Specifically, she says, she wants to substantially grow the good-food purchasing capacity of the early childhood education (ECE) industry. And she plans to start in Atlanta's communities located "in specific zip codes, south of I-20" where most of the ECE facilities are small, independent, sometimes home-based businesses run by women of color, for mothers of color.
"I want to increase the ability of daycares in the poorest neighborhoods to purchase and consume the highest quality, farm-fresh produce … and have it delivered to them," she says, with an emphasis on "delivered."
Using the power of cooperative economics and collective buying, Chef Asata envisions leveraging lower prices and other benefits between ECE small businesses and farmers.
"Most of these women don't have access to farmers, don't know farmers, or how to purchase food from them," she notes. "These ECEs are all very different … they're putting out a lot of fires … having a hard time just trying to find enough staff … and many are focused on radicalized improvement for their children and their communities." She points out that by centering fresh food procurement in racial justice, this also becomes a strong marketing tool for daycares, farmers, and allied purveyors. Chef Asata envisions starting with as many as 200 ECEs with shared interests in the pilot.
"These are communities of refugees and immigrants. These are women that the communities trust to raise their kids while they go to work, sometimes through the night … Cooperatively they can afford fresh local produce, and also incorporate food as a learning medium."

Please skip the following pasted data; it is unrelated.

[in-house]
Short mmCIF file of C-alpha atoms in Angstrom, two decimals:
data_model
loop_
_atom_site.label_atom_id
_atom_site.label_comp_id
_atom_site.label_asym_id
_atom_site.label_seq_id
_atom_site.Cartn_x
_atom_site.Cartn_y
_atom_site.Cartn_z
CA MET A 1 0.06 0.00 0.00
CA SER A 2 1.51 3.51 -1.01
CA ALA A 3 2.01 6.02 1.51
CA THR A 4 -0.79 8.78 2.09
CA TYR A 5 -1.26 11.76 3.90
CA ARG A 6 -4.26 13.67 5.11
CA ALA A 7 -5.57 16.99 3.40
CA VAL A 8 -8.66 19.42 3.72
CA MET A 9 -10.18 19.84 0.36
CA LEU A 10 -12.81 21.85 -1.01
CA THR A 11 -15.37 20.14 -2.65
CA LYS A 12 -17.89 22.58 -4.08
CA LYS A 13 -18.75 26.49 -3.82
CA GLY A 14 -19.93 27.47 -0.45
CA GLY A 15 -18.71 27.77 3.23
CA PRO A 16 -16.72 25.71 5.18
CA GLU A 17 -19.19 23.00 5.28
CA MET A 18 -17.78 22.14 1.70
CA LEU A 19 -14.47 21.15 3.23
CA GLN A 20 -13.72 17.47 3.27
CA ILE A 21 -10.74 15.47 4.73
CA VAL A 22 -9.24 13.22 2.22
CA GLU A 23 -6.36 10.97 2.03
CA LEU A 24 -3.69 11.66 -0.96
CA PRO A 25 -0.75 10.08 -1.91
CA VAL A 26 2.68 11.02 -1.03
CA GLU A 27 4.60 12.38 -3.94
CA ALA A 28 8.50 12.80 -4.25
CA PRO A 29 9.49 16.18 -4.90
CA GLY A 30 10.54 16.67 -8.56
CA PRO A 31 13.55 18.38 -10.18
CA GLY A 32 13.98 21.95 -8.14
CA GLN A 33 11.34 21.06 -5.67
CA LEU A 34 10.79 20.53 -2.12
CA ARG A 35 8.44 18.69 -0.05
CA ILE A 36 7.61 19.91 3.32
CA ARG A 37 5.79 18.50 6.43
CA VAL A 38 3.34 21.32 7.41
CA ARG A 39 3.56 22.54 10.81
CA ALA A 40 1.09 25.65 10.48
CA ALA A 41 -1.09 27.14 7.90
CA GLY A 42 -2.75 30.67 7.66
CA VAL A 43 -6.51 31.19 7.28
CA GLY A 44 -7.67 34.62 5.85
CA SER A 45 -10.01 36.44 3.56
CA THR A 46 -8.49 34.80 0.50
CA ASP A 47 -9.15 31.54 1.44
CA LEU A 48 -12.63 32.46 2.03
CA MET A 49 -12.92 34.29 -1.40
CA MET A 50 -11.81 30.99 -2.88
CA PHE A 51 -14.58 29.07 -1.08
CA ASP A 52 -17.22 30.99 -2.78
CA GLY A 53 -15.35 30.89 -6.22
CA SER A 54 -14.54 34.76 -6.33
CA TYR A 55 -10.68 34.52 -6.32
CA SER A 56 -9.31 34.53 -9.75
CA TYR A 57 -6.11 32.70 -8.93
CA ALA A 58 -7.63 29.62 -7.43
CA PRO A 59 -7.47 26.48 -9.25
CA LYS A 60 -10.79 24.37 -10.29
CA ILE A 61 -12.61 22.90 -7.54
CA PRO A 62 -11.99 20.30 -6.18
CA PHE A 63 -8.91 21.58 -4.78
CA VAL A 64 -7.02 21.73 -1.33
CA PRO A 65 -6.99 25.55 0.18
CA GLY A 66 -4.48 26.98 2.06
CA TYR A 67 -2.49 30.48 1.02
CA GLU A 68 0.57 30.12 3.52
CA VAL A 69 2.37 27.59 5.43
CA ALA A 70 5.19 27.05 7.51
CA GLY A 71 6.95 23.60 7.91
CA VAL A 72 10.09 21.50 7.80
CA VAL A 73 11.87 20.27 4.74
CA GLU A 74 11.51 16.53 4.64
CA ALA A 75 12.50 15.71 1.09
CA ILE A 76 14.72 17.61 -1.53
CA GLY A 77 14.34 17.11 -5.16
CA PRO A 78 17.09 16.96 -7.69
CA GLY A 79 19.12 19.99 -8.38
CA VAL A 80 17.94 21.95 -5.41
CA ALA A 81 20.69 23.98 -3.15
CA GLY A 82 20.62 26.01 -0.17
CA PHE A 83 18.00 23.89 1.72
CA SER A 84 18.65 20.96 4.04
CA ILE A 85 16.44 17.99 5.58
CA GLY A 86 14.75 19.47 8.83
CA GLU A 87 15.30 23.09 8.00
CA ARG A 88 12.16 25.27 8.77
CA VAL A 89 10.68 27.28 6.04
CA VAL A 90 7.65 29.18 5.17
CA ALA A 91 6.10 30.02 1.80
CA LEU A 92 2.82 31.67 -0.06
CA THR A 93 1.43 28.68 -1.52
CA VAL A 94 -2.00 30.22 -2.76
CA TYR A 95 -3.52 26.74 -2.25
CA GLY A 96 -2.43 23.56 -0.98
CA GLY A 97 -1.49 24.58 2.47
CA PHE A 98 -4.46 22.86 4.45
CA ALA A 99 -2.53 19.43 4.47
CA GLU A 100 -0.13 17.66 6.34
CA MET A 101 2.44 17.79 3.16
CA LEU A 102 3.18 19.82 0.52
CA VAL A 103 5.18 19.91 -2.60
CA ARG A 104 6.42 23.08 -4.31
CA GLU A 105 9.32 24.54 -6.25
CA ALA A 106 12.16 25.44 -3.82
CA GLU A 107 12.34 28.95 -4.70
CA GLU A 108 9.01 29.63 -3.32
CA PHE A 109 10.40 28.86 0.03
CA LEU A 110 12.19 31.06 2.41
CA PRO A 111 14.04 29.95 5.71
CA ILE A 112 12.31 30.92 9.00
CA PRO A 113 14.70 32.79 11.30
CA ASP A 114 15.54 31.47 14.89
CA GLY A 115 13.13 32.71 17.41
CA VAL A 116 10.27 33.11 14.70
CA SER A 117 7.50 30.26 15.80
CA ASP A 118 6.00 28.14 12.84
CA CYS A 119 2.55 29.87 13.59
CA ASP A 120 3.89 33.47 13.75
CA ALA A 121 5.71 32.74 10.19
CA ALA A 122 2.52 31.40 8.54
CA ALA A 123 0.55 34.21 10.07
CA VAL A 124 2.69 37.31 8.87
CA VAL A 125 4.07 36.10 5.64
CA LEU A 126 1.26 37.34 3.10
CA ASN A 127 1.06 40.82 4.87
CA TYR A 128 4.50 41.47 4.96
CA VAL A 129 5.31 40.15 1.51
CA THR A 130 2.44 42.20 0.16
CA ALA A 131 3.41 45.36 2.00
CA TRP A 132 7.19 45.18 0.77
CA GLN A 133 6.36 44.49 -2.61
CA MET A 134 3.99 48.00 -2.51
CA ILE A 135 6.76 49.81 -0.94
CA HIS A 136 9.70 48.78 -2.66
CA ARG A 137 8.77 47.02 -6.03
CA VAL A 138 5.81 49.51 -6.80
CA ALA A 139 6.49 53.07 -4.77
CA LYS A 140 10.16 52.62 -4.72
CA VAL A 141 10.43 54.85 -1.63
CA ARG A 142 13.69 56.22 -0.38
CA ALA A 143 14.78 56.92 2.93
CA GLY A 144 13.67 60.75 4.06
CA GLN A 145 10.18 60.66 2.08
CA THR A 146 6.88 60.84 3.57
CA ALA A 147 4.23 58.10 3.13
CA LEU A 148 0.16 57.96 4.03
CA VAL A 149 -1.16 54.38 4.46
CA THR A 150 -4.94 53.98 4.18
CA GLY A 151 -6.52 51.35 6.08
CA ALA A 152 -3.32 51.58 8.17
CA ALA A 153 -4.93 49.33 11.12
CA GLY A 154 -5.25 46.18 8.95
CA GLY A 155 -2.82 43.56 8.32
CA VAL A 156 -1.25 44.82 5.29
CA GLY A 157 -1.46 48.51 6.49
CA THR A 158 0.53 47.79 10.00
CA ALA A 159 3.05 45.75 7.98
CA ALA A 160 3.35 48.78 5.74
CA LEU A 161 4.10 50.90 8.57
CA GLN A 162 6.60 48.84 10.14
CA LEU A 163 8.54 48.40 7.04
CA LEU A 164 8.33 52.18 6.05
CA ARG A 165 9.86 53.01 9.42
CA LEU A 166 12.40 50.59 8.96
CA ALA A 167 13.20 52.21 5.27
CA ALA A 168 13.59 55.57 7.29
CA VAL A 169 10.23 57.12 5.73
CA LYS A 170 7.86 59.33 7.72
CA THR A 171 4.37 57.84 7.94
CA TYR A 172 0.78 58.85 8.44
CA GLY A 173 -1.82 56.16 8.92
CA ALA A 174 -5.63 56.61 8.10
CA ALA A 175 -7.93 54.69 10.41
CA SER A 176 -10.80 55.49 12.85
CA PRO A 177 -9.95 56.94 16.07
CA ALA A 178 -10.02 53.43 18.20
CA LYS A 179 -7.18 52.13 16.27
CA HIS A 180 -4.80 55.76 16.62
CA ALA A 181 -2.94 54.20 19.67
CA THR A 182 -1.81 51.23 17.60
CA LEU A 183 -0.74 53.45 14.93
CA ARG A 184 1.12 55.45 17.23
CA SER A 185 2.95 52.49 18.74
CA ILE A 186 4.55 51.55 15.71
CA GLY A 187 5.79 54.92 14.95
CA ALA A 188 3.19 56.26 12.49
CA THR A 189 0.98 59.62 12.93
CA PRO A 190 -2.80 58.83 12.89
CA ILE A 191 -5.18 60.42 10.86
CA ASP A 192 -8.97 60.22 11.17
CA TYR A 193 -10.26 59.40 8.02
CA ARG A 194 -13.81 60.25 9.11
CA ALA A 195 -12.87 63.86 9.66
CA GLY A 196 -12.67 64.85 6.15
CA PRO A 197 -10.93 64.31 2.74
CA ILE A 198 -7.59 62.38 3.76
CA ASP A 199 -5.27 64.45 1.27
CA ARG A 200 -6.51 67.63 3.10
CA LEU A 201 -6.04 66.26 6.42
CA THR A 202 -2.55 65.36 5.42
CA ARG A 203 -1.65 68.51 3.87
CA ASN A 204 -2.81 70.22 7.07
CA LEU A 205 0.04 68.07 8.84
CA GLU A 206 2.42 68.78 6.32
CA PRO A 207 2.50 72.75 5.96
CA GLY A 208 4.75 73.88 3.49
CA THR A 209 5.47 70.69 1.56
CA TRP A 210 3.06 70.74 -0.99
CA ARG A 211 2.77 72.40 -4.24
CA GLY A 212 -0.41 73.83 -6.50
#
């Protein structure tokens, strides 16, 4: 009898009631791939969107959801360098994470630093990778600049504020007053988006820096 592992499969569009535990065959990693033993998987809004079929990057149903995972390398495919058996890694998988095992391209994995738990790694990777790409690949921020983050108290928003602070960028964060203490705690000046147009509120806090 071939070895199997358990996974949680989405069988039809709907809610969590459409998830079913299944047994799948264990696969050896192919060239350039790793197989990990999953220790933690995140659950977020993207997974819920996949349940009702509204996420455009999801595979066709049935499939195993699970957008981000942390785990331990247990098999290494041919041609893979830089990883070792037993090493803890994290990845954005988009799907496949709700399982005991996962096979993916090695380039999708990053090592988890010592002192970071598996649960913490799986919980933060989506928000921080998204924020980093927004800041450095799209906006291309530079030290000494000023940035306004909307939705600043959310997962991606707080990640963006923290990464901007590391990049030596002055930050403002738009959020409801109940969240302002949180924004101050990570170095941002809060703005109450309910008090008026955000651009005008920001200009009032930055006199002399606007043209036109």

"What we're talking about is food literacy," she explains, noting the importance of working with children and their caregivers from infancy. "Lessons at this stage will stay with them for life."
To describe the fuel that keeps her going, Chef Asata shares her own good-food story, which, she says, has a different trajectory than many assume. She was in college, studying broadcast journalism at Florida A&M University when she discovered Food Network. "For the first time, I saw food the way that I wanted to talk about it." Her parents refused to let her quit college to attend culinary school, so she finished college first, and then attended the International Culinary School of the Arts Institute of Atlanta, where she graduated with honors. That path led quickly to a career in haute cuisine, in which she was steeped for 10 years, working for Atlanta's hottest restaurateurs of the time, including Chef Cheri Davis of Dish.